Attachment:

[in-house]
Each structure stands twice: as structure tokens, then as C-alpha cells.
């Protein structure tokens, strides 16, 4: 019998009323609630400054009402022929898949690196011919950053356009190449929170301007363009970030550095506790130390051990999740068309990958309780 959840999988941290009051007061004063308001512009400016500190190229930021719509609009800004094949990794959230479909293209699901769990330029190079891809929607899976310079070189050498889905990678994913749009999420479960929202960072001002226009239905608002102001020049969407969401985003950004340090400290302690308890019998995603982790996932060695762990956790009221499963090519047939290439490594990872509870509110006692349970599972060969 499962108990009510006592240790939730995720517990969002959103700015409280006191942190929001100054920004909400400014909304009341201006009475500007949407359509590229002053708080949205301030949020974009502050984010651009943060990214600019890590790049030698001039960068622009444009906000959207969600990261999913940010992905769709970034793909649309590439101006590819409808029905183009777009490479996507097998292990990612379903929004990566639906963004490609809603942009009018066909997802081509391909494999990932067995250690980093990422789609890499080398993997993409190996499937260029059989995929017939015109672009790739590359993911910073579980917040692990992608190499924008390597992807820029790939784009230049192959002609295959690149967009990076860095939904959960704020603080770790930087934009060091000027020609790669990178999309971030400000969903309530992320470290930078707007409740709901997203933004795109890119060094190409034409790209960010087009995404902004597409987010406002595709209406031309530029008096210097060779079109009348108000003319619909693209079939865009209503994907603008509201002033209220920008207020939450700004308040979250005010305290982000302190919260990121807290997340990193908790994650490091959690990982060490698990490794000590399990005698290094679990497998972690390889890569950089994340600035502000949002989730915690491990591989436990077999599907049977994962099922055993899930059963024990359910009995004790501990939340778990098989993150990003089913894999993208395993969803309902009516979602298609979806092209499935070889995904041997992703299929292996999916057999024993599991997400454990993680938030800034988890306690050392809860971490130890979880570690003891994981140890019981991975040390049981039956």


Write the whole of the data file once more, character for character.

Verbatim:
[in-house]
Each structure stands twice: as structure tokens, then as C-alpha cells.
């Protein structure tokens, strides 16, 4: 019998009323609630400054009402022929898949690196011919950053356009190449929170301007363009970030550095506790130390051990999740068309990958309780 959840999988941290009051007061004063308001512009400016500190190229930021719509609009800004094949990794959230479909293209699901769990330029190079891809929607899976310079070189050498889905990678994913749009999420479960929202960072001002226009239905608002102001020049969407969401985003950004340090400290302690308890019998995603982790996932060695762990956790009221499963090519047939290439490594990872509870509110006692349970599972060969 499962108990009510006592240790939730995720517990969002959103700015409280006191942190929001100054920004909400400014909304009341201006009475500007949407359509590229002053708080949205301030949020974009502050984010651009943060990214600019890590790049030698001039960068622009444009906000959207969600990261999913940010992905769709970034793909649309590439101006590819409808029905183009777009490479996507097998292990990612379903929004990566639906963004490609809603942009009018066909997802081509391909494999990932067995250690980093990422789609890499080398993997993409190996499937260029059989995929017939015109672009790739590359993911910073579980917040692990992608190499924008390597992807820029790939784009230049192959002609295959690149967009990076860095939904959960704020603080770790930087934009060091000027020609790669990178999309971030400000969903309530992320470290930078707007409740709901997203933004795109890119060094190409034409790209960010087009995404902004597409987010406002595709209406031309530029008096210097060779079109009348108000003319619909693209079939865009209503994907603008509201002033209220920008207020939450700004308040979250005010305290982000302190919260990121807290997340990193908790994650490091959690990982060490698990490794000590399990005698290094679990497998972690390889890569950089994340600035502000949002989730915690491990591989436990077999599907049977994962099922055993899930059963024990359910009995004790501990939340778990098989993150990003089913894999993208395993969803309902009516979602298609979806092209499935070889995904041997992703299929292996999916057999024993599991997400454990993680938030800034988890306690050392809860971490130890979880570690003891994981140890019981991975040390049981039956």